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Dear Ann Landers: I have been dating a man for three years. I am 31, and "Stanley" is 44. He is wonderful company, and I enjoy being with him. When I first met Stanley, he was already in the process of getting a divorce, and it is still dragging on with no end in sight.

The problem is, after three years together, Stanley has decided he wants to date other women. He says he was married for 20 years and needs to see what else is "out there" before he commits to anyone else. I understand his reluctance, but I am also crushed by his decision.

I don't want to give Stanley an ultimatum and risk losing him, but I have to know if I am waiting in vain. Do you think Stanley just needs more time, or is he trying to break up with me? Should I wait for him to settle down, or should I recognize that this is the end of the relationship and move on? Please tell me what to do, Ann.

-- Sally in Scranton, Pa.
Dear Sally: After going with Stanley for three years, this 44-year-old, still-married man wants to "see what else is out there"? Tell him to go ahead and look. Meanwhile, let him know you expect the same freedom to check out other possibilities. Then do it. If Stanley decides to return to you after he "looks around," don't be in a hurry to accept him. He sounds flaky.

A savvy suggestion

Dear Ann Landers: I read the letter about "Jeb," who had been unemployed for months. When he finally lined up a job interview, he didn't show up. I think Jeb missed the interview because he didn't want to take a drug test.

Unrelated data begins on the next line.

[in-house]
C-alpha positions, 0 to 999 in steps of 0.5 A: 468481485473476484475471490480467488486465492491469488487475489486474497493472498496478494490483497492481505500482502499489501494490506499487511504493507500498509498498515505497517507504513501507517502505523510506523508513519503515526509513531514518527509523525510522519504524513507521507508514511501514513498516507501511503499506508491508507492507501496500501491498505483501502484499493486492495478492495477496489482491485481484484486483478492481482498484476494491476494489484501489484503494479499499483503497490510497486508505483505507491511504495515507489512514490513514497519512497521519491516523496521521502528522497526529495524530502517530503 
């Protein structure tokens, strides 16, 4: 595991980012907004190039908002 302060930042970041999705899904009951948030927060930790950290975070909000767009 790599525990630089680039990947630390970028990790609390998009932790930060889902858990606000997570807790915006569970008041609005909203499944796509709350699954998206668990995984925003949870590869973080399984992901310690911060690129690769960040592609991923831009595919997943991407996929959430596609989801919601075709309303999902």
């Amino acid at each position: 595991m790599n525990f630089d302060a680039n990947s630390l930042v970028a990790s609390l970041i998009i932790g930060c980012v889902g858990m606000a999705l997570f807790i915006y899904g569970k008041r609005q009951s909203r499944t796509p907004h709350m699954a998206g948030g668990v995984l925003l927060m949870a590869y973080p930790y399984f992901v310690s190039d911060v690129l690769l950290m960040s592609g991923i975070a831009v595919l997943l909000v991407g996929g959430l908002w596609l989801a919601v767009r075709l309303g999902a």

Disturbing behavior, mysterious disappearances and lame excuses that make little sense are red flags for substance abuse. Jeb's wife was right to consider hiring a private investigator. At least she could protect herself by having evidence in case she needs to get him into treatment.

-- Tom in Chicago
Dear Tom: That possibility never occurred to me. Oh, the things I learn from my readers! Your letter indicates that you are very savvy. I concur that Jeb's wife should engage a private investigator to find out what is going on. Thanks for opening my eyes.

Taking care of mom

Dear Ann Landers: I am the sole caregiver for my elderly mother. May I say something to my siblings, aunts, uncles and cousins who like to tell me everything I am doing wrong?

Dear Family: I always hear how much you love Mom, but I don't see you here helping me out. When was the last time you took Mom to a doctor's appointment? Have you ever given her a bath or done her laundry?

You say you can't take time off of work? Well, I have a job, too. I make the time, and you could if you really wanted to.

-- Caregiver Anywhere
Dear Caregiver: Your story is one I've heard many times. In a family where there are several siblings, it seems there is always one who is caring and considerate of a parent and does the "heavy lifting." You deserve to feel good about yourself. The others will have to deal with their guilt later on. Trust me.

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